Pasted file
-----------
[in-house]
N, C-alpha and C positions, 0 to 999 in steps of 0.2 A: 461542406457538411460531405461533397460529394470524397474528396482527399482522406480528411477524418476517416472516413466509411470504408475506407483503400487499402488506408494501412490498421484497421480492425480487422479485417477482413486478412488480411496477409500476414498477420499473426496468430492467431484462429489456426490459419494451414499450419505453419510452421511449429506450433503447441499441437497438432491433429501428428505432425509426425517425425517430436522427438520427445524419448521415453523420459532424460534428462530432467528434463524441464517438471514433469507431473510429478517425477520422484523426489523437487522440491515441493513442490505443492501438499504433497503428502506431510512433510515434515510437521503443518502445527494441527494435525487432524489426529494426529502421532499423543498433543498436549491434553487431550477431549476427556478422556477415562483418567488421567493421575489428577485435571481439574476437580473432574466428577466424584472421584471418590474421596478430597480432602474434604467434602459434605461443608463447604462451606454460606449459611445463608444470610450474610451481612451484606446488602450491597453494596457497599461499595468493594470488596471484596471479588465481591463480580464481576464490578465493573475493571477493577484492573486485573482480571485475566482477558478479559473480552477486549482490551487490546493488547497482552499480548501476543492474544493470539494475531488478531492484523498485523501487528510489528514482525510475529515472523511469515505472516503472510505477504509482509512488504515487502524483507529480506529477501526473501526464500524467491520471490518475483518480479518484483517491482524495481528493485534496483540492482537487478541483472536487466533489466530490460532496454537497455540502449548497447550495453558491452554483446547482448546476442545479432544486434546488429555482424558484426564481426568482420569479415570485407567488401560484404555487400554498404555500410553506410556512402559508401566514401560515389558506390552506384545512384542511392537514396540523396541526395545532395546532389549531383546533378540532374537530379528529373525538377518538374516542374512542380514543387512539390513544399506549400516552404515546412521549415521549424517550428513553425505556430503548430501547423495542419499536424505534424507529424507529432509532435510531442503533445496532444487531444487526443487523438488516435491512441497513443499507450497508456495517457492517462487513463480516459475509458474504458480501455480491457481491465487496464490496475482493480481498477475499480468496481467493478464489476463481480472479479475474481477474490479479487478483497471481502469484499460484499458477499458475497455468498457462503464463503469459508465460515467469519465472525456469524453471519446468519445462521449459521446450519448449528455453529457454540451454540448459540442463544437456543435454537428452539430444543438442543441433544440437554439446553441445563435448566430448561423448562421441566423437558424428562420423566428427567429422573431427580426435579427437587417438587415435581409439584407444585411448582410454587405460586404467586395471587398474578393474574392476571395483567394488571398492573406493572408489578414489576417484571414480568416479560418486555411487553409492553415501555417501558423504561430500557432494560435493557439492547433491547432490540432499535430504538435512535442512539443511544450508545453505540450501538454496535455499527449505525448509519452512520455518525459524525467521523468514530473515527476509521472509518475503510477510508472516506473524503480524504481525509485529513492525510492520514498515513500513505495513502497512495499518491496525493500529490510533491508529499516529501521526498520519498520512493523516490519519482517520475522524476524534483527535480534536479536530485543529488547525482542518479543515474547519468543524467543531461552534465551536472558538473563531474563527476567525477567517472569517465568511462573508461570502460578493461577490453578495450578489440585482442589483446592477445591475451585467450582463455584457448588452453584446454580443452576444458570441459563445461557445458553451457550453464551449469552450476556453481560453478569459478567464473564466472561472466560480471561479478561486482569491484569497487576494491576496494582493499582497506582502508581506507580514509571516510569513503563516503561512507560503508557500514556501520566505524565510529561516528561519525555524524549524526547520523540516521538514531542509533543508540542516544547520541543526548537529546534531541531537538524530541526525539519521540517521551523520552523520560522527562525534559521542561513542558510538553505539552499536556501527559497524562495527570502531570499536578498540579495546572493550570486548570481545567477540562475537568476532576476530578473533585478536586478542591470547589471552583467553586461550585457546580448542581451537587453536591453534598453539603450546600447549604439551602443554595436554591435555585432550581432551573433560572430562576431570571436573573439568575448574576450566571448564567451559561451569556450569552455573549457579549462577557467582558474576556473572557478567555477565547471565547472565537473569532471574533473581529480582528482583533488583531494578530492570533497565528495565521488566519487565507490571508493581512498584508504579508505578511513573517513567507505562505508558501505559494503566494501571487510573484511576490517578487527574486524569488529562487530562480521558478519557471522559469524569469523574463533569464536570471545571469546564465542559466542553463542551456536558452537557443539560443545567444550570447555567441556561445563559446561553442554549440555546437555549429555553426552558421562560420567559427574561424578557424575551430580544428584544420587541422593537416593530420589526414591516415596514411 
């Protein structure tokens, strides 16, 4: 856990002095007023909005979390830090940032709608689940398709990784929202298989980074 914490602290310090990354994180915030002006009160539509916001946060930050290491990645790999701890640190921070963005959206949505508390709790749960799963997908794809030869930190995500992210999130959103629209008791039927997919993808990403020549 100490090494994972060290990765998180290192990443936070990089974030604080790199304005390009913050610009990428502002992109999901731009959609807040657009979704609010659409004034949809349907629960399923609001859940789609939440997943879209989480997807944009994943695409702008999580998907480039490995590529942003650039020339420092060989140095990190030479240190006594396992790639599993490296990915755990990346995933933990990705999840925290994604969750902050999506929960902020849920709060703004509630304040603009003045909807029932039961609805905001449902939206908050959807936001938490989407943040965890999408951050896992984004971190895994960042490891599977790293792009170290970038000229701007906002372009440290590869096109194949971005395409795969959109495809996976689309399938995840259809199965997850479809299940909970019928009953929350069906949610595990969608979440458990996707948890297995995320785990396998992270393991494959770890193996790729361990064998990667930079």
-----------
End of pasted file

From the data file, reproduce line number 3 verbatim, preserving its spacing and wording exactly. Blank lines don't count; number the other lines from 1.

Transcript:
């Protein structure tokens, strides 16, 4: 856990002095007023909005979390830090940032709608689940398709990784929202298989980074 914490602290310090990354994180915030002006009160539509916001946060930050290491990645790999701890640190921070963005959206949505508390709790749960799963997908794809030869930190995500992210999130959103629209008791039927997919993808990403020549 100490090494994972060290990765998180290192990443936070990089974030604080790199304005390009913050610009990428502002992109999901731009959609807040657009979704609010659409004034949809349907629960399923609001859940789609939440997943879209989480997807944009994943695409702008999580998907480039490995590529942003650039020339420092060989140095990190030479240190006594396992790639599993490296990915755990990346995933933990990705999840925290994604969750902050999506929960902020849920709060703004509630304040603009003045909807029932039961609805905001449902939206908050959807936001938490989407943040965890999408951050896992984004971190895994960042490891599977790293792009170290970038000229701007906002372009440290590869096109194949971005395409795969959109495809996976689309399938995840259809199965997850479809299940909970019928009953929350069906949610595990969608979440458990996707948890297995995320785990396998992270393991494959770890193996790729361990064998990667930079």